Playtime Tips for Parents

Playtime Tips for Parents

Playing is one of the most basic activities of children. By playing, a child develops confidence, physical strength, and social skills. It also improves a child’s imagination and creativity. These are only a few of the reasons why giving your child enough time to play is very important.

Here are some of the tips for giving a child playtime.

Giving a Child Enough Time to Play

Whenever parents think of playtime, a common question arise: “how much time does my child need for playing”. Is 1 hour of playing enough? Or should it be 2 hours a day, or maybe 3 or 4 hours?

According to Nemours Foundation, toddlers shouldn’t be idle for more than 1 hour at a time. They also have a guideline which provides for 30 minutes of adult-supervised and led physical activities and 1 hour of unstructured play each day.

Whilst many parenting sources agree with this, there are also some research which argued that unstructured and unscheduled play should not be limited, especially for toddlers.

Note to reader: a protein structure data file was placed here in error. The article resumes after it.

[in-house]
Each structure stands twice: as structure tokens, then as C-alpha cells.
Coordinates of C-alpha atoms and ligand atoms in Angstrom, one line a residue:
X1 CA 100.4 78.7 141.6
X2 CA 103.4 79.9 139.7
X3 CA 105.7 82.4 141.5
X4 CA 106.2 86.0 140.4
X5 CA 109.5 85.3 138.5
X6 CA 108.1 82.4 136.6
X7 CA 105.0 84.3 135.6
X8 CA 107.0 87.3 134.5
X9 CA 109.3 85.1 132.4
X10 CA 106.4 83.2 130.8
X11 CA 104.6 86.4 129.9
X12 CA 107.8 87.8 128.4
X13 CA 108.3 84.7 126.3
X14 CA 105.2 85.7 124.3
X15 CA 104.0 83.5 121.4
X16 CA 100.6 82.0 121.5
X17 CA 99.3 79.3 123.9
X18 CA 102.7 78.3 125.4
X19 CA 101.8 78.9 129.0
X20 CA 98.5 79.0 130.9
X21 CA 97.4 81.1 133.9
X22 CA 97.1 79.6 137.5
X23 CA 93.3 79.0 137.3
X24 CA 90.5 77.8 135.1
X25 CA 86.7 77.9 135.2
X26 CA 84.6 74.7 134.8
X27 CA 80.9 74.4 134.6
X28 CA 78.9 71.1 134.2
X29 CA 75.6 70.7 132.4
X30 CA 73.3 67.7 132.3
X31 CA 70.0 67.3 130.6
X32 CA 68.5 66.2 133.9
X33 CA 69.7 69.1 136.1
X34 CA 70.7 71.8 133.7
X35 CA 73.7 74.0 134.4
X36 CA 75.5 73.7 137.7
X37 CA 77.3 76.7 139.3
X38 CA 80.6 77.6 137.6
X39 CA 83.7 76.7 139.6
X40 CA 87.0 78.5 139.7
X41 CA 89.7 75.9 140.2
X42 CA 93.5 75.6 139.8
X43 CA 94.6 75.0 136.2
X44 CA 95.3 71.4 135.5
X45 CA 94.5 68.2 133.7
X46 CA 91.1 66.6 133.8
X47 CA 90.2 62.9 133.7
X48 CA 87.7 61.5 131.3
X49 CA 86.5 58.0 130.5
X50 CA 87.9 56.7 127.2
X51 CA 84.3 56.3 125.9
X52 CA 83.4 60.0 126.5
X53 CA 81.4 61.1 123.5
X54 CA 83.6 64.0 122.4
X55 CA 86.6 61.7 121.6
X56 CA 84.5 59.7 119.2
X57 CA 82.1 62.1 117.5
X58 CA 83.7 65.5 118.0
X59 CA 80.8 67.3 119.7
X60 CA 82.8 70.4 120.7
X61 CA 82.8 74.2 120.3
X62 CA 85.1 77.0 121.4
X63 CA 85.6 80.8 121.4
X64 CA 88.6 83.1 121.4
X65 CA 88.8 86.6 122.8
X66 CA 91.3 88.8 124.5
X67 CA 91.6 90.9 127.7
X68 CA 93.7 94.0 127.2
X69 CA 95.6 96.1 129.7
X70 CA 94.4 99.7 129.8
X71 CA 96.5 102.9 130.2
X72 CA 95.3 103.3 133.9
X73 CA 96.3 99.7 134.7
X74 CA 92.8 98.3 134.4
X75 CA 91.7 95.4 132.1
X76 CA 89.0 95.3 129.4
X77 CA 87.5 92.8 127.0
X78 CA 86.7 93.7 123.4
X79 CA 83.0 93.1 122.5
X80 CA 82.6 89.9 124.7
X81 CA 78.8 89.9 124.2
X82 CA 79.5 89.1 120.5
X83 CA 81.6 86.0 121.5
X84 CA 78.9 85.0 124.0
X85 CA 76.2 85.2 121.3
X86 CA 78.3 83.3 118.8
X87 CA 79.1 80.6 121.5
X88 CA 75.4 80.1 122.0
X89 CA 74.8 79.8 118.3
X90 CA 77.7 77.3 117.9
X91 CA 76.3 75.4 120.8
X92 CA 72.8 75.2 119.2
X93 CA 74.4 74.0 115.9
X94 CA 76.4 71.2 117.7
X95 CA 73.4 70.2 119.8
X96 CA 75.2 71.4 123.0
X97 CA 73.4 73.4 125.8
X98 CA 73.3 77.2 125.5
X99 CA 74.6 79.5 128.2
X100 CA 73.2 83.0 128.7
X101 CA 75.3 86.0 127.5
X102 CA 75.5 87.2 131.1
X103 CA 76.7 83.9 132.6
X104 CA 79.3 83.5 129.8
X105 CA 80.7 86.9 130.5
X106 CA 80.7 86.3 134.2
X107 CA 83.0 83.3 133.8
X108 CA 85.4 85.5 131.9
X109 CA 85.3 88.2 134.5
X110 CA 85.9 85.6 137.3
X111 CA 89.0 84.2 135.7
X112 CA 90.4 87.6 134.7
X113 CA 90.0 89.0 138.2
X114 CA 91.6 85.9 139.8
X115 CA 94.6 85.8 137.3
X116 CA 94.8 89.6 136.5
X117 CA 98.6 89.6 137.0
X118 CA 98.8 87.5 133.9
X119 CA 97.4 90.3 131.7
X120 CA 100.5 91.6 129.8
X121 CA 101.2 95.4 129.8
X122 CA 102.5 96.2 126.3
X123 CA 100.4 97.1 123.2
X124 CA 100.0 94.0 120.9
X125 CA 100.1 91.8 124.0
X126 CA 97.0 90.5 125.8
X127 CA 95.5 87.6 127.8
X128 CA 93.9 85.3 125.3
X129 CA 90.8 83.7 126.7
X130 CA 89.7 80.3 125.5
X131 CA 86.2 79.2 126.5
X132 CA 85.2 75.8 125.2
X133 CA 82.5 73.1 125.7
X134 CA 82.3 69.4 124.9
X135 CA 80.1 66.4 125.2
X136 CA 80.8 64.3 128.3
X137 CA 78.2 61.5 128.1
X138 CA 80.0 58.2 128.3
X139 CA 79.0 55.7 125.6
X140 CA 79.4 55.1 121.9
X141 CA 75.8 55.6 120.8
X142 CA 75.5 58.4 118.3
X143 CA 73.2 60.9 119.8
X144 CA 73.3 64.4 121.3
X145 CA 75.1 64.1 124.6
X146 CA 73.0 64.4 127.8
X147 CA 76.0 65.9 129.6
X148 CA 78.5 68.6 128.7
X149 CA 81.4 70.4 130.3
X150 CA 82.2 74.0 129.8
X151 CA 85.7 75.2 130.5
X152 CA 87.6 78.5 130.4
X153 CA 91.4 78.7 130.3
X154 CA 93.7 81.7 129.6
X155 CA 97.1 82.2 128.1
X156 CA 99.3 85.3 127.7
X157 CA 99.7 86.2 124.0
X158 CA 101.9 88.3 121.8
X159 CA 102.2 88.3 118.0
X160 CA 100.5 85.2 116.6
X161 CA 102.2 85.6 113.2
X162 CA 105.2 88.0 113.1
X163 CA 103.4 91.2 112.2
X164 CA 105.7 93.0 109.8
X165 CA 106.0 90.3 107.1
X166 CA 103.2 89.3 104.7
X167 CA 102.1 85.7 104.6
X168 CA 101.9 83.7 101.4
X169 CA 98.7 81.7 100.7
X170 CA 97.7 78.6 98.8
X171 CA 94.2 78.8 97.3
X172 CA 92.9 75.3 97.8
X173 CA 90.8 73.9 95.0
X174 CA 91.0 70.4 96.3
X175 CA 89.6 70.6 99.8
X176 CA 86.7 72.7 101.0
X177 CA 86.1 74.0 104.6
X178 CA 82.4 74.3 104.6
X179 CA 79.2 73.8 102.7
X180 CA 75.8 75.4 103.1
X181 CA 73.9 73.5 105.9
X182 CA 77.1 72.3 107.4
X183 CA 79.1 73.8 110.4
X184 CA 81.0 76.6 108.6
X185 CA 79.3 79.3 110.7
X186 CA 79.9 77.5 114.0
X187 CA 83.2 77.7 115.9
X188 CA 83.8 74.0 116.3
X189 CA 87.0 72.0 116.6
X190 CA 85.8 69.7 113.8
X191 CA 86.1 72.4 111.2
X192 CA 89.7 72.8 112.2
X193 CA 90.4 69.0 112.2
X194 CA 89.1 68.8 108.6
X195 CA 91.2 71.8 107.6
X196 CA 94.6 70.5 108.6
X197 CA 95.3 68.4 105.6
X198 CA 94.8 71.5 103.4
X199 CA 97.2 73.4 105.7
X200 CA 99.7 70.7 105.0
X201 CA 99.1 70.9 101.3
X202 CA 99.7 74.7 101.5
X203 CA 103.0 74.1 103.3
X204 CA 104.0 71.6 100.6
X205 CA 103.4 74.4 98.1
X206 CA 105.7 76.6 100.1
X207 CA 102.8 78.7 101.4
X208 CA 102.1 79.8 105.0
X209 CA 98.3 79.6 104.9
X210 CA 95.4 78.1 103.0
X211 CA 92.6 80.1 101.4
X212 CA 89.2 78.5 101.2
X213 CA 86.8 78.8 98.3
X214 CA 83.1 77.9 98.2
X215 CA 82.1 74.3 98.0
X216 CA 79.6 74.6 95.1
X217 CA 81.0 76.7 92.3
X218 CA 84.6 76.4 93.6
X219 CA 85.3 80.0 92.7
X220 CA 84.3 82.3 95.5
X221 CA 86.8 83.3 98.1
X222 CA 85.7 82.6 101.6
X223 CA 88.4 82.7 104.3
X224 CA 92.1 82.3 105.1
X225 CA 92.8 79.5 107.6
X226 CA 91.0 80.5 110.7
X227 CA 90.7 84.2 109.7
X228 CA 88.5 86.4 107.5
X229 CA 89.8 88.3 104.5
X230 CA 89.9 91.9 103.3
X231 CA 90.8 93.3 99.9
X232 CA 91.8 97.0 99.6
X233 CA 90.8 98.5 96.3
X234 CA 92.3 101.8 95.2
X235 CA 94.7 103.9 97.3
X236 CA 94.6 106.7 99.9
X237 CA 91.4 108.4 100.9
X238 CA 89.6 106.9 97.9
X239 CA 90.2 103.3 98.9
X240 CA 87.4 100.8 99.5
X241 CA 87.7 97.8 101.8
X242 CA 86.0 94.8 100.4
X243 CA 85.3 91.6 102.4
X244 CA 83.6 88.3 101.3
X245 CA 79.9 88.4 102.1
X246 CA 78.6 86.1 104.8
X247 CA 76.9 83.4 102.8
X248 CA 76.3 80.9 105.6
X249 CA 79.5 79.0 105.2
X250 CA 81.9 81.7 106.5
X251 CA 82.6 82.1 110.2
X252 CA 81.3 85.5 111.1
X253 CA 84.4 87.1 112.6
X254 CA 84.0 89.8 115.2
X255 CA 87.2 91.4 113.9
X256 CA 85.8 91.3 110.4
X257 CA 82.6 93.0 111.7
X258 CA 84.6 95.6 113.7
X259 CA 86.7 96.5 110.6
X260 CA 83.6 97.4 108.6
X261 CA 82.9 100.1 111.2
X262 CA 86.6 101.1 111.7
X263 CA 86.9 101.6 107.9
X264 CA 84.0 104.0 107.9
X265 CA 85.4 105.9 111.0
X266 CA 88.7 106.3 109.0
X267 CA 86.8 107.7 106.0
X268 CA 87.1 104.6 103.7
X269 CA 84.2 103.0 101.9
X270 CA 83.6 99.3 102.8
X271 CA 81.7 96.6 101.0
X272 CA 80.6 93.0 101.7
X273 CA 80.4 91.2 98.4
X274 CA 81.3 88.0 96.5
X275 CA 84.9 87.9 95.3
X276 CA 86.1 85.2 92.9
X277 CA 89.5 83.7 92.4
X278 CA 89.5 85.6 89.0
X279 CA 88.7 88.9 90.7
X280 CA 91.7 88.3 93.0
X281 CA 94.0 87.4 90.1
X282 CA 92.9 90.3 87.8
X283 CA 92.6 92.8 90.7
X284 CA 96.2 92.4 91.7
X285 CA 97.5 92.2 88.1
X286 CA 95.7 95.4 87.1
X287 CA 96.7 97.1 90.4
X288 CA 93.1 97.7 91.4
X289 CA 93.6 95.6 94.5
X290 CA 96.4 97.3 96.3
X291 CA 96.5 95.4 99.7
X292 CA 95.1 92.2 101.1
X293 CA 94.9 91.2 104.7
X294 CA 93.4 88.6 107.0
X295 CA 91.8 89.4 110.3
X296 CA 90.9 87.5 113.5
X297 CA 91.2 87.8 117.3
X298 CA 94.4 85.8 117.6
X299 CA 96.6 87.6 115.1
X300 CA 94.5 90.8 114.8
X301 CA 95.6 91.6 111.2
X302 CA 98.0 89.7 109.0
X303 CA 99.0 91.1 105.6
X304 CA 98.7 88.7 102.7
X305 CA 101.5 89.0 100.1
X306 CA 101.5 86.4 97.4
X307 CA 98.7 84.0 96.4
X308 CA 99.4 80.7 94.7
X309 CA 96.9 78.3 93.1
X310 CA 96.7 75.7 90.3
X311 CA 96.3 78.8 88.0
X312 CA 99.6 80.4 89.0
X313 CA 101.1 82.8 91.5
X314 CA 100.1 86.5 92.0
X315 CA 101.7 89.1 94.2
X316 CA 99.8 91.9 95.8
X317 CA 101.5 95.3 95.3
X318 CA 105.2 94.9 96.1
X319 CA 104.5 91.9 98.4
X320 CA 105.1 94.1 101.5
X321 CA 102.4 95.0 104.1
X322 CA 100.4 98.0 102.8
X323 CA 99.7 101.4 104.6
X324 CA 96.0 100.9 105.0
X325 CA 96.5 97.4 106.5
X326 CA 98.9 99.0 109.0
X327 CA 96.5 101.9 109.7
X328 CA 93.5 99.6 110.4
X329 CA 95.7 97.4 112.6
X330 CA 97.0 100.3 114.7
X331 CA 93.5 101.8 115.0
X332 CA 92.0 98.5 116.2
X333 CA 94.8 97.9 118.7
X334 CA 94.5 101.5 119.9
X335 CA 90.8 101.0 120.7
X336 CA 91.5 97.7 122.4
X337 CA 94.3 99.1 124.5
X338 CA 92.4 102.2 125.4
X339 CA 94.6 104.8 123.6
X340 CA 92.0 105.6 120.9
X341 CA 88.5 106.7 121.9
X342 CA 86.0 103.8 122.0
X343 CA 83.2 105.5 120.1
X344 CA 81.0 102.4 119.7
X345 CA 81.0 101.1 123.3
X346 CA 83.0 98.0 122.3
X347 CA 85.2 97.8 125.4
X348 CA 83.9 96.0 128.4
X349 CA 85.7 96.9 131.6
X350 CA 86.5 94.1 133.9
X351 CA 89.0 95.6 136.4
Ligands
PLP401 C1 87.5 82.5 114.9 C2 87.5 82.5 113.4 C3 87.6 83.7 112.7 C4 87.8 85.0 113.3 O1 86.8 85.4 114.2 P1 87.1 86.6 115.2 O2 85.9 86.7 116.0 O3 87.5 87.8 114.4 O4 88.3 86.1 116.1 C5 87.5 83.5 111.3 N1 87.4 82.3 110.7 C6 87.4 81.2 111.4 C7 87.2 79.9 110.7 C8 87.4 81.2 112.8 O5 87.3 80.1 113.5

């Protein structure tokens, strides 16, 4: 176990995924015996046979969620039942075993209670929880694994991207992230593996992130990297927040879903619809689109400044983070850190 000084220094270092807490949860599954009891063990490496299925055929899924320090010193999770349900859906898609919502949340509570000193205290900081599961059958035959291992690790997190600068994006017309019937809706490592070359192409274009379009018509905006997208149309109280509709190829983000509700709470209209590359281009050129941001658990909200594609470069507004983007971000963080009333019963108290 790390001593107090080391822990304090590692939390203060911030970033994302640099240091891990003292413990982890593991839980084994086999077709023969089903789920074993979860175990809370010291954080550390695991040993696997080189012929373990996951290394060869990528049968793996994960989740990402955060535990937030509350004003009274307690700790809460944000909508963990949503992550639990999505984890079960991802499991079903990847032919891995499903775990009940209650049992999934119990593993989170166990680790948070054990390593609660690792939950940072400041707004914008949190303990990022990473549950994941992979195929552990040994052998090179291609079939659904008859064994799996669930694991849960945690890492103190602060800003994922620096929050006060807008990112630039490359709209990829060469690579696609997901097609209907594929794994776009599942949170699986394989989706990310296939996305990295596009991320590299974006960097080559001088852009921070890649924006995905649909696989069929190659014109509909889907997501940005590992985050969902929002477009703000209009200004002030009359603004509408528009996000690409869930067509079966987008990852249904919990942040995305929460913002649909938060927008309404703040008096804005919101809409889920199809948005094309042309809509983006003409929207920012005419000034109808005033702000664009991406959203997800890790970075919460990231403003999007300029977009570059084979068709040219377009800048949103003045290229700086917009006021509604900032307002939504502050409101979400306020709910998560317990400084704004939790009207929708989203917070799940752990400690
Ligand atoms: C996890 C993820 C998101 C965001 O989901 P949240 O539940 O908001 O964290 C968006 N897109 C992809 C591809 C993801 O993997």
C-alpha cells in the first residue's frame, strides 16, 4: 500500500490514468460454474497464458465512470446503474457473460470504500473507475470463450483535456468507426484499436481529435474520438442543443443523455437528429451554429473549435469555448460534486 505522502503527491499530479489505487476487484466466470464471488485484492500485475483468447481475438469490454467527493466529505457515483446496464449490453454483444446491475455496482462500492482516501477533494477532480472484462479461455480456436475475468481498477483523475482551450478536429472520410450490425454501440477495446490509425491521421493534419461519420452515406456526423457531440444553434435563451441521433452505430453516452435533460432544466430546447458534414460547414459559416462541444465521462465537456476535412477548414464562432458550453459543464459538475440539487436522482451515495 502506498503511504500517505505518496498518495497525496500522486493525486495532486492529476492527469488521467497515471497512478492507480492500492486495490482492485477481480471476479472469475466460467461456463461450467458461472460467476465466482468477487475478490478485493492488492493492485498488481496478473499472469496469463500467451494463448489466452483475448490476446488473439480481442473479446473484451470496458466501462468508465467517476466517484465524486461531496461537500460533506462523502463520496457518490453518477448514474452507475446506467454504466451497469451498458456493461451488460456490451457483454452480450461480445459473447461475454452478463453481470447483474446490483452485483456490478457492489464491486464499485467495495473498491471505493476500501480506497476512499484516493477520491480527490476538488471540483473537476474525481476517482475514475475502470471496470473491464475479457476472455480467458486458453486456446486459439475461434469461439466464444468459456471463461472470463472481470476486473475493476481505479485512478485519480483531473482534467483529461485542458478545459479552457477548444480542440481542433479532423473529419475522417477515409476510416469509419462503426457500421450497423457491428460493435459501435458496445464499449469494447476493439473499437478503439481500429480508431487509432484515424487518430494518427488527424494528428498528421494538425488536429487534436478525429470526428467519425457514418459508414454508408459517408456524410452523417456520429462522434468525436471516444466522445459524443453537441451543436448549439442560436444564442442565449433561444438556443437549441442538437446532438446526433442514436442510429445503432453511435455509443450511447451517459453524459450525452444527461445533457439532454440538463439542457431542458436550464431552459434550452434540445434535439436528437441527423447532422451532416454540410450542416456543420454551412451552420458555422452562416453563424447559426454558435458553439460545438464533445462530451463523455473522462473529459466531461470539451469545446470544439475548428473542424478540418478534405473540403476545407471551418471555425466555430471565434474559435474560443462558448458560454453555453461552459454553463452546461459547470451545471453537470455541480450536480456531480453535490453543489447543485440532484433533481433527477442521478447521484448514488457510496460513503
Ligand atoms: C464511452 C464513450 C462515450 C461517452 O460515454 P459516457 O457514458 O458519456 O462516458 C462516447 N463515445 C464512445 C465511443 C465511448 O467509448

Playtime Tips for Parents

Toys for Playtime

Which toys are best for children? Well, instead of making your child spend his playtime on digital devices like laptops, computers, mobile phones or tablet, encourage him to play with real toys like toy cars, blocks and/or dolls. These ‘real’ toys will help improve your children’s creativity and imagination.

While digital devices can also help improve your child’s skills, too much use of use tools may also have bad effects on his social skills and physical well-being.

What to Include in Your Child’s Playtime

Aside from playing with toys, Pediatricians encourage parents to include going to parties, visiting the park, and arts and crafts in playtime. Such activities are deemed as most appropriate for developing your child’s dexterity, and mental and physical strength. These activities also improve a child’s social skills because it allows him to interact with kids his age.

Playing With Your Child

Use playtime as a means to further bond with your child. While playing with your child, mimic her behaviour. Try to use similar toys that she use and play with it like your child plays with it.

If there is a behaviour that you deem undesirable while your child is playing with his toy, try to do what you would like him to do. Again, this may not work the first time, but if you do this more often, your child will eventually do those behaviours more often.

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